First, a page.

Sermon: Thomas

There is a painting that shows the charred debris of what had been a family’s home. In front, standing in deep snow, was a grandfather dressed only in his underclothes and next to him a small boy clutching a pair of patched overalls. It was evident that the child was crying. Given the way they were dressed and the fact that nobody else was around you could tell they didn’t have anyone or anything else except the clothes that were on their back and each other. No Red Cross person was going to drive up and offer them food, clothing, or shelter. Now, if you were the grandfather, what would you say to the weeping child next to you? All is lost. We’re done for. We’ll never make it now. Or would you just start crying yourself?

The artist of this particular picture wasn’t much on despair, because beneath the picture were the words which the artist felt the grandfather was speaking to the boy. They were simple, yet they presented a profound theology and philosophy of life – exhibiting true hope. The grandfather said, “Hush child, God ain’t dead.”

The events of our Gospel reading today took place about a week after Jesus’ resurrection. Jesus has already appeared to the disciples once, but Thomas wasn’t there. So when the other disciples tell him that they have seen the Lord, Thomas becomes upset and agitated. “I won’t believe the Lord is risen unless I see him myself and place my hand in his side. I won’t believe until I can see him for myself and touch him.” Did he doubt the power of God? Did he not believe Jesus when he had said, “I will rise again?” I don’t think that was his frame of mind.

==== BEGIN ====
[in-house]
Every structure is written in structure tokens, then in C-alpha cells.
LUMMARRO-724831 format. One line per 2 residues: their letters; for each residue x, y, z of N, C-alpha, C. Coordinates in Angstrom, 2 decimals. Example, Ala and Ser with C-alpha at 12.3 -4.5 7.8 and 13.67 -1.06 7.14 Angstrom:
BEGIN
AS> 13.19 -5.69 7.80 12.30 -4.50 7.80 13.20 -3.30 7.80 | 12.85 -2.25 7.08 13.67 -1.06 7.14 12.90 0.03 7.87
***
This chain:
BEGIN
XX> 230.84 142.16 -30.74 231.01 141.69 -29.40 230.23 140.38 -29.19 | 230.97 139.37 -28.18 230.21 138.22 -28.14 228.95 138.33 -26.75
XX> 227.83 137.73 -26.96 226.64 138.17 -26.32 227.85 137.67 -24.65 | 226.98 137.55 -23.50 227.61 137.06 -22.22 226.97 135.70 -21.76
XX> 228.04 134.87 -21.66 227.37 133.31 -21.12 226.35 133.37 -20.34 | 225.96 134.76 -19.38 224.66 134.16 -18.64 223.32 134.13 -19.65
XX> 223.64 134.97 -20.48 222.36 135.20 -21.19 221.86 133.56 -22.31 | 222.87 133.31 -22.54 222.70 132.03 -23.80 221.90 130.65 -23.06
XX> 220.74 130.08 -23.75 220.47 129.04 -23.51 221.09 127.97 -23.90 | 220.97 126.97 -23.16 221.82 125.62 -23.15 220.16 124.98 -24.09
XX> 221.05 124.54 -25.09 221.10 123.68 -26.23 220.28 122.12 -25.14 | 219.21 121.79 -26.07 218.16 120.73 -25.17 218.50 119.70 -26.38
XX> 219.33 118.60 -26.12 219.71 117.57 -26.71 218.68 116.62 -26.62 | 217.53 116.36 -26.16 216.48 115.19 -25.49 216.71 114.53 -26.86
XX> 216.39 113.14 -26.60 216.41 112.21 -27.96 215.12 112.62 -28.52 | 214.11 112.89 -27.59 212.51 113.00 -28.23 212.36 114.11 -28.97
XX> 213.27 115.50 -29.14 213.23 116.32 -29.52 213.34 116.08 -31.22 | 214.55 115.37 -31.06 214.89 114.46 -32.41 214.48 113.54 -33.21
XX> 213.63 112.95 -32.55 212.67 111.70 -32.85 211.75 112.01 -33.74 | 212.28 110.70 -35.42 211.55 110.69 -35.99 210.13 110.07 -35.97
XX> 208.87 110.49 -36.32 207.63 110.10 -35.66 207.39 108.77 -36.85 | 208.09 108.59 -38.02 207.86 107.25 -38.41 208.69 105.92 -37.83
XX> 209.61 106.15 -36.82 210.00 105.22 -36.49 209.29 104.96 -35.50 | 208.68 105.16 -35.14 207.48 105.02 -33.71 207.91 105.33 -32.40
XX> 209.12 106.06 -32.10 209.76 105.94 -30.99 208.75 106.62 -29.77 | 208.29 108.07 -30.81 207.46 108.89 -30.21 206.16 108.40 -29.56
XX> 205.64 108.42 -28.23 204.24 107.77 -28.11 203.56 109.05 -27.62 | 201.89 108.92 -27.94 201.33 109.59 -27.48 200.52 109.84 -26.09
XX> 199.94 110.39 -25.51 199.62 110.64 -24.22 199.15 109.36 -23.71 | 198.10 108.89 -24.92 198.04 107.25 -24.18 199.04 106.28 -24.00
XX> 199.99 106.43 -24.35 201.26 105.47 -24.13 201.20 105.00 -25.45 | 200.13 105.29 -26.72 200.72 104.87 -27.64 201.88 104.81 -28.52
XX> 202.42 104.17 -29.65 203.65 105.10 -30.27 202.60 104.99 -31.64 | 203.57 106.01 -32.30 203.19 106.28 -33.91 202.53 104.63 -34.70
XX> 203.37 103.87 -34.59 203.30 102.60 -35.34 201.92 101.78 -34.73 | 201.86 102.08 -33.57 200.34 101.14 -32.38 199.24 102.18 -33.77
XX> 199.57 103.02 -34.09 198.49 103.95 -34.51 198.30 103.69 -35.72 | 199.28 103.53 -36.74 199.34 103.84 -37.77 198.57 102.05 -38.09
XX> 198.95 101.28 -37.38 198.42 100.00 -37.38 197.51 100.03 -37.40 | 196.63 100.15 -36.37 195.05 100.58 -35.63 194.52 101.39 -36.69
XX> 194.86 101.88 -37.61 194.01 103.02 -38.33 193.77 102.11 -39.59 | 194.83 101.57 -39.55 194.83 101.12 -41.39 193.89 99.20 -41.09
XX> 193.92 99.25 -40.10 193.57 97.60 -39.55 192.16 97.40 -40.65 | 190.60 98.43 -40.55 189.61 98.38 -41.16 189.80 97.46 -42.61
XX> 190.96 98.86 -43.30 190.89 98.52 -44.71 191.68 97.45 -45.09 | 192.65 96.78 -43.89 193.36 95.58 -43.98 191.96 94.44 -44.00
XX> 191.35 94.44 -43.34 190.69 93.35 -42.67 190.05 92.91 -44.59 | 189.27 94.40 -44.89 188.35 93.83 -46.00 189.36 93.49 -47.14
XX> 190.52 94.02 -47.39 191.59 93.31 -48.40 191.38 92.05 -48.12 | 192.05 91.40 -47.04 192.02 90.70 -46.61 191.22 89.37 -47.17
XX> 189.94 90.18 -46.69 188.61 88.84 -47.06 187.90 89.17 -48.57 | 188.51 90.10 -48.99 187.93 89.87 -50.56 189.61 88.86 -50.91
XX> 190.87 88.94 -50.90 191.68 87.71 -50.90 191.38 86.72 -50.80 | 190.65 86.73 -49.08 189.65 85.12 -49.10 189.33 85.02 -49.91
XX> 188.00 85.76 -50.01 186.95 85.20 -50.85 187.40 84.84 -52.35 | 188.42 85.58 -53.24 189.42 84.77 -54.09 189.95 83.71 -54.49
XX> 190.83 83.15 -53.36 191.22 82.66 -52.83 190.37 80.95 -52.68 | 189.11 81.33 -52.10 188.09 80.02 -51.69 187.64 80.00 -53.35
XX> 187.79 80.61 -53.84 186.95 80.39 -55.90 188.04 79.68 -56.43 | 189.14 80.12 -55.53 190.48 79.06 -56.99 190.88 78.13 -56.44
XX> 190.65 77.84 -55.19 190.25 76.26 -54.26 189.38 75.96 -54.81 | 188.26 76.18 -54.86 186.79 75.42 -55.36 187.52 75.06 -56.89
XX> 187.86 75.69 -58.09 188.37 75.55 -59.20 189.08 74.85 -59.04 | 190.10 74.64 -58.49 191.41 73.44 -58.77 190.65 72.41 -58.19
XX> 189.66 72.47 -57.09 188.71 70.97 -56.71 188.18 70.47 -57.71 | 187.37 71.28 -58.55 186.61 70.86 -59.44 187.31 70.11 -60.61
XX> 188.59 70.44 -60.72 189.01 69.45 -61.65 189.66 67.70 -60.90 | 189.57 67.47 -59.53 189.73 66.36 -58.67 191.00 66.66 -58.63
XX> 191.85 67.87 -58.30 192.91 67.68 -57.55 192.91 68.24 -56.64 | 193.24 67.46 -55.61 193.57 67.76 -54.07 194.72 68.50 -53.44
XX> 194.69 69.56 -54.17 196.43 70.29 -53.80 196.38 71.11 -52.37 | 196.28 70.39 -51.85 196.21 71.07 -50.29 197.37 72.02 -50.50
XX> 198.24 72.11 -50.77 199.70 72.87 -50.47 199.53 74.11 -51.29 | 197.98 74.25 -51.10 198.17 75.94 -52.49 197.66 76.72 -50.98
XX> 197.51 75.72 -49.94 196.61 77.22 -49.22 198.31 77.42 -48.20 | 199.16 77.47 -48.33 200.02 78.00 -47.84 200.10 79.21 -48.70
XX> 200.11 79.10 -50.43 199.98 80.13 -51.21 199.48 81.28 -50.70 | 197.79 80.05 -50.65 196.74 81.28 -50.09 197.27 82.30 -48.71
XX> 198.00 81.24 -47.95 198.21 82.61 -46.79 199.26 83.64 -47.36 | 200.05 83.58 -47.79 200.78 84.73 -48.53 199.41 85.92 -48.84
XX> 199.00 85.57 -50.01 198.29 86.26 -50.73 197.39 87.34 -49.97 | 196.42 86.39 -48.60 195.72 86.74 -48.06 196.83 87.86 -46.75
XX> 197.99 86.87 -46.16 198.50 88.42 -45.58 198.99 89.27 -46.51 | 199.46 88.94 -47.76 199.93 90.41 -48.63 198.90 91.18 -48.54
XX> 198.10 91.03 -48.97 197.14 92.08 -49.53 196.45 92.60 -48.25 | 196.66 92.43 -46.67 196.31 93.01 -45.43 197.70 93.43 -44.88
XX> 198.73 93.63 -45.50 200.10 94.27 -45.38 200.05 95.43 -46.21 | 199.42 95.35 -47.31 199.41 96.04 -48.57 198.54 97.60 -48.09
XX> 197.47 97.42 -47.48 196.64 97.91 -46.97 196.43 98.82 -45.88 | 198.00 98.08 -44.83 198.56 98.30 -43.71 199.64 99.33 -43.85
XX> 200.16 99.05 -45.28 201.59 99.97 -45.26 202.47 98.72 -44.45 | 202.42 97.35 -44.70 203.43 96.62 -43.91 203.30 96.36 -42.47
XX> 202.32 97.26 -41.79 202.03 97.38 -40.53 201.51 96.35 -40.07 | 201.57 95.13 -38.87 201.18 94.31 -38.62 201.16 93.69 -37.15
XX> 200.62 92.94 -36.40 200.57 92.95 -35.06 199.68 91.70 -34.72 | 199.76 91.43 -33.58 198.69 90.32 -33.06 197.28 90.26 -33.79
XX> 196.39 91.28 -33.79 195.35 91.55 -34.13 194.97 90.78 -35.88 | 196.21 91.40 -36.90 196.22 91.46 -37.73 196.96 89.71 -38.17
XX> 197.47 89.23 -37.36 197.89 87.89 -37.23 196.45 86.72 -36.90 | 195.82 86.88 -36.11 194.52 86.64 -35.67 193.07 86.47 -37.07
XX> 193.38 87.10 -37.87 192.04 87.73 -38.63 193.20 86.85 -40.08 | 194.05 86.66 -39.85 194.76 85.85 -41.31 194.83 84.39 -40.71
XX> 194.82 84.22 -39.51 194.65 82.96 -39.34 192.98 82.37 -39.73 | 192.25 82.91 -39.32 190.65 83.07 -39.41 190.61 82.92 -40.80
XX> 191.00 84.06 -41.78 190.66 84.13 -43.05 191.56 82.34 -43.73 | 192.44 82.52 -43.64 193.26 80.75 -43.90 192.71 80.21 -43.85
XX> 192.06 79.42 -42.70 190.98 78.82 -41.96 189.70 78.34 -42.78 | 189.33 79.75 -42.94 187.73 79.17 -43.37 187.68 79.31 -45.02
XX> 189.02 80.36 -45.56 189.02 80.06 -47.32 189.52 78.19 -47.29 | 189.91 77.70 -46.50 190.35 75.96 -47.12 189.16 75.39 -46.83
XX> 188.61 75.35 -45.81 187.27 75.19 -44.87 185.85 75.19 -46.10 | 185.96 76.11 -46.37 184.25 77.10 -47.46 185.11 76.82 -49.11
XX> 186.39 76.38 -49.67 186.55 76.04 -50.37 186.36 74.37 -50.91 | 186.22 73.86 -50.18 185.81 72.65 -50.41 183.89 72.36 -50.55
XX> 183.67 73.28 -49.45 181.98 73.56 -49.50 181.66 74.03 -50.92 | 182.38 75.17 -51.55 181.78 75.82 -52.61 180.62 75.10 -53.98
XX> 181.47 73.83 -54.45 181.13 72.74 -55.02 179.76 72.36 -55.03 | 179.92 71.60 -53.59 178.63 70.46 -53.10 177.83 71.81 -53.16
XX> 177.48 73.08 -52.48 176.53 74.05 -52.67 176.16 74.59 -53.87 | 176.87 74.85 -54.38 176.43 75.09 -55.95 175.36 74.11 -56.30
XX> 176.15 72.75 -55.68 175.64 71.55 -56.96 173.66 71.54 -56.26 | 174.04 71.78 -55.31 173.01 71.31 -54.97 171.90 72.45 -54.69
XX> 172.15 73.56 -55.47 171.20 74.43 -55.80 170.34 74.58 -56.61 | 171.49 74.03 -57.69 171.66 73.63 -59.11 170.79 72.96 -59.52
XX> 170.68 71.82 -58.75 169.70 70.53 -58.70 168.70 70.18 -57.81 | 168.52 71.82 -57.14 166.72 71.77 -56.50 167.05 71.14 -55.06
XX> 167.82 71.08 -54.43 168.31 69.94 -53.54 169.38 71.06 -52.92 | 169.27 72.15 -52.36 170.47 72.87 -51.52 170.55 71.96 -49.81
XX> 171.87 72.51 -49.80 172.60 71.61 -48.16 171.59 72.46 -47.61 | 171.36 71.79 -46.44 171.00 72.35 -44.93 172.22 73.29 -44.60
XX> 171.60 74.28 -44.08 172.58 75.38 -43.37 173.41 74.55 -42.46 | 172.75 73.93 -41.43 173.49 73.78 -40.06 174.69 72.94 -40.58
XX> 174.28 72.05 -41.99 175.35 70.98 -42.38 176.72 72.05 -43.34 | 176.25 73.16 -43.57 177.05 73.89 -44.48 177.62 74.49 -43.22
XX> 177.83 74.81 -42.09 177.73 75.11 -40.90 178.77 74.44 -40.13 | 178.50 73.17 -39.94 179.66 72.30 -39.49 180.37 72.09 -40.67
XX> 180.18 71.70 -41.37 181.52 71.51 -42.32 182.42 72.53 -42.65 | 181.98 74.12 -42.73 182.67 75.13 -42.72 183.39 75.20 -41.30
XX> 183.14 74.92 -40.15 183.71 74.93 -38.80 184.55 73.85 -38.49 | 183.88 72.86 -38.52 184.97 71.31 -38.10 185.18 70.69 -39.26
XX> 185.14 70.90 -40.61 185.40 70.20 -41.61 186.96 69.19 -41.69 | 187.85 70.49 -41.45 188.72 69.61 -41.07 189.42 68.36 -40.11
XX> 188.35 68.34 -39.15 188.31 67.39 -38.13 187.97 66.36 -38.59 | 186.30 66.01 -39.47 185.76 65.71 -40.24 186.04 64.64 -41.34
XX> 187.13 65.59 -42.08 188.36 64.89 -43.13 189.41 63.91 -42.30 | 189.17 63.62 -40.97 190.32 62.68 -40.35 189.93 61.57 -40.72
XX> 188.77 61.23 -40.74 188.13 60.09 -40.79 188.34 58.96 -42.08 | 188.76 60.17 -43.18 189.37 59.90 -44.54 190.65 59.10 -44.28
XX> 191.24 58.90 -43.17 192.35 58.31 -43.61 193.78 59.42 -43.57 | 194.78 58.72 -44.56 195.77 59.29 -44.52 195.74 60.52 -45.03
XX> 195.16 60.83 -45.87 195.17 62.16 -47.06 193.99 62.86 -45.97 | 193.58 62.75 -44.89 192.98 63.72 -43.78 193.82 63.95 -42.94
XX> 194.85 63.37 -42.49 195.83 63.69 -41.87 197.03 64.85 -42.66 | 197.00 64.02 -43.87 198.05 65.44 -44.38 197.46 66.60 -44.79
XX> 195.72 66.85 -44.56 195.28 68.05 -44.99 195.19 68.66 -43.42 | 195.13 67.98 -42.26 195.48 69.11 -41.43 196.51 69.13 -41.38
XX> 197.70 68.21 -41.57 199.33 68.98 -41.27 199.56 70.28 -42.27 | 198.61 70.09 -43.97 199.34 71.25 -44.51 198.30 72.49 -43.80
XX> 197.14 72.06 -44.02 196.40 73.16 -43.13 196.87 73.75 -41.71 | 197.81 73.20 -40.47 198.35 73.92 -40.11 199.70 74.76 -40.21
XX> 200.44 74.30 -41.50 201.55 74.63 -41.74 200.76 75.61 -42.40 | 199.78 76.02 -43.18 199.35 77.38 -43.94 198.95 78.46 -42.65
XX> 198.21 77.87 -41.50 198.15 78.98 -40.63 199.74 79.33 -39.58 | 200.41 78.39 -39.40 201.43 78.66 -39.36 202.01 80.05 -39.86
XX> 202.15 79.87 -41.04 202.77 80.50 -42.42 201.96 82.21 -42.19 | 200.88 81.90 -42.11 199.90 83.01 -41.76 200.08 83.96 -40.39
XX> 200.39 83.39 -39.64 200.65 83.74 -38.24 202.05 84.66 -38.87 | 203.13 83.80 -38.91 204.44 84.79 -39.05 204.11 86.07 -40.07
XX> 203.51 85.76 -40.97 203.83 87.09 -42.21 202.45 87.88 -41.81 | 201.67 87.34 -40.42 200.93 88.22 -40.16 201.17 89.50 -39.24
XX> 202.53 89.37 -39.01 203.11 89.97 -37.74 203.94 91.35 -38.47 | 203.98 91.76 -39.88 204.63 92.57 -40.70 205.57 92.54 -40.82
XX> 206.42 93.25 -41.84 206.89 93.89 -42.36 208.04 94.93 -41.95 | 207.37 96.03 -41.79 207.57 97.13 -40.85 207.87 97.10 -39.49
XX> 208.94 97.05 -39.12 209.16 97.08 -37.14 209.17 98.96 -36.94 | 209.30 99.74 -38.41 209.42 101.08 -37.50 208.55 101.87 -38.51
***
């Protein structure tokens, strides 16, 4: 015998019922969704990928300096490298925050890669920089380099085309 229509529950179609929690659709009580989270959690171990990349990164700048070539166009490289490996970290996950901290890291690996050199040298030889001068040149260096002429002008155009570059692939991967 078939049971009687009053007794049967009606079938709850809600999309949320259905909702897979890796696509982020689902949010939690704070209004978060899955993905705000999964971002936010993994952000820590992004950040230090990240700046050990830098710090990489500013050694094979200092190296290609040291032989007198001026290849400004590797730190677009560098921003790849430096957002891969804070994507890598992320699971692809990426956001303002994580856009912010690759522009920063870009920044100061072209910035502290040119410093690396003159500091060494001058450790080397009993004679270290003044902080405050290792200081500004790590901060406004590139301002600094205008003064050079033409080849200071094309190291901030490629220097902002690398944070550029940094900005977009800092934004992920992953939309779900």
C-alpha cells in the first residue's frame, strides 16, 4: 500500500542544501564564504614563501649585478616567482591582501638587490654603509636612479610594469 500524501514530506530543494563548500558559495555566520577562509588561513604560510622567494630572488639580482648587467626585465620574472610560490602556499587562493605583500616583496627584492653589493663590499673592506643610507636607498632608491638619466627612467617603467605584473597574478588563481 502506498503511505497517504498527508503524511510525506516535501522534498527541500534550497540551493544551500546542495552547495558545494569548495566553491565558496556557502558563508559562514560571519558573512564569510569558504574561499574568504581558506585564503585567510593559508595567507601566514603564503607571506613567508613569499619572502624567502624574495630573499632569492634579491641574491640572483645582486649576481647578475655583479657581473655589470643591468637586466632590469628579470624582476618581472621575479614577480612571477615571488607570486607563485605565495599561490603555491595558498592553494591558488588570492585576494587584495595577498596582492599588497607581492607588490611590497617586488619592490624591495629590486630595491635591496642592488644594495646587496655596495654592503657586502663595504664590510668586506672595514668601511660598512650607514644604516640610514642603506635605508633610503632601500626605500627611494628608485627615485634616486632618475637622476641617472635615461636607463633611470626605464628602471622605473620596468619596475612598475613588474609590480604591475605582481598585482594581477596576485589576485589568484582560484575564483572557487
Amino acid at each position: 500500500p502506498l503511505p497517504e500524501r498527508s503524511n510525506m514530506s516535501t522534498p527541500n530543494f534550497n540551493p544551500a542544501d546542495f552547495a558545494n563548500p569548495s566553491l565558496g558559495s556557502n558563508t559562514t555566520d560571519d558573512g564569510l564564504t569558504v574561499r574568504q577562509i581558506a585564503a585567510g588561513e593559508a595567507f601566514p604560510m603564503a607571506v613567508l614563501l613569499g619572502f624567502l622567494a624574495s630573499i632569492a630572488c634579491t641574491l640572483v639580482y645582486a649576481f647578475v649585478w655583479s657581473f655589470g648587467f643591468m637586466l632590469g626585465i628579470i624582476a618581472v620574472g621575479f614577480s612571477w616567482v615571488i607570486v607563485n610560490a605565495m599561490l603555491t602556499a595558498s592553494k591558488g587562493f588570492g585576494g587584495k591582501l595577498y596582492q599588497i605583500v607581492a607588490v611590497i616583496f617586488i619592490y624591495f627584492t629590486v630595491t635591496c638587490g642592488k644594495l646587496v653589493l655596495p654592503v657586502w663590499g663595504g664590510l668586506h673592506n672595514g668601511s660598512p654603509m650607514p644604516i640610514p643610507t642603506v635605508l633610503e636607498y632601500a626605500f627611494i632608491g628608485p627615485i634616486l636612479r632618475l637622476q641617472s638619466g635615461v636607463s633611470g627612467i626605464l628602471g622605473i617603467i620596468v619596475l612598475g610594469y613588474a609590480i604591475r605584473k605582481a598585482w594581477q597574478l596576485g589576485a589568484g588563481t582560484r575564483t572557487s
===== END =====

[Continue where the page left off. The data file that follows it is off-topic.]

Thomas had placed all his hope in Jesus, and just a few days prior he had looked upon the blood stained cross, he had seen or at least heard of the wounds that had pierced Jesus’ body and now, without question, he knew Jesus was dead. Everything he had hoped for was lost. “We’re done for. I can’t possibly believe that he is raised from the dead unless I see him myself, because I can’t get my hopes up again, I can’t be hurt like that again.” Someone needed to lovingly turn to Thomas and say, “Hush child, God ain’t dead.”

Even though we are only days away from celebrating the birth of Jesus, we can still easily look out on the world and see desolation. So many people hurting. For them, and maybe even for you, things might seemed lost. We could easily go around the room and each of you could share a personal story or story of someone close to you who is struggling. It would be easy to fall into despair if we were to dwell on these things. Yet even in the midst of the darkest times, if we will listen closely, we will also hear the words of the grandfather. “Hush child, God ain’t dead.” That is our hope. That is our faith.

As Paul said in his letter to the Hebrews, “Do not… abandon that confidence of yours; it brings a great reward. For you need endurance, so that when you have done the will of God, you may receive what was promised… we are not among those who shrink back and so are lost, but among those who have faith and so are saved.”

“Hush child, God ain’t dead.” Stand firm in faith that God the Father has raised his Son and that through Him, we are never lost.

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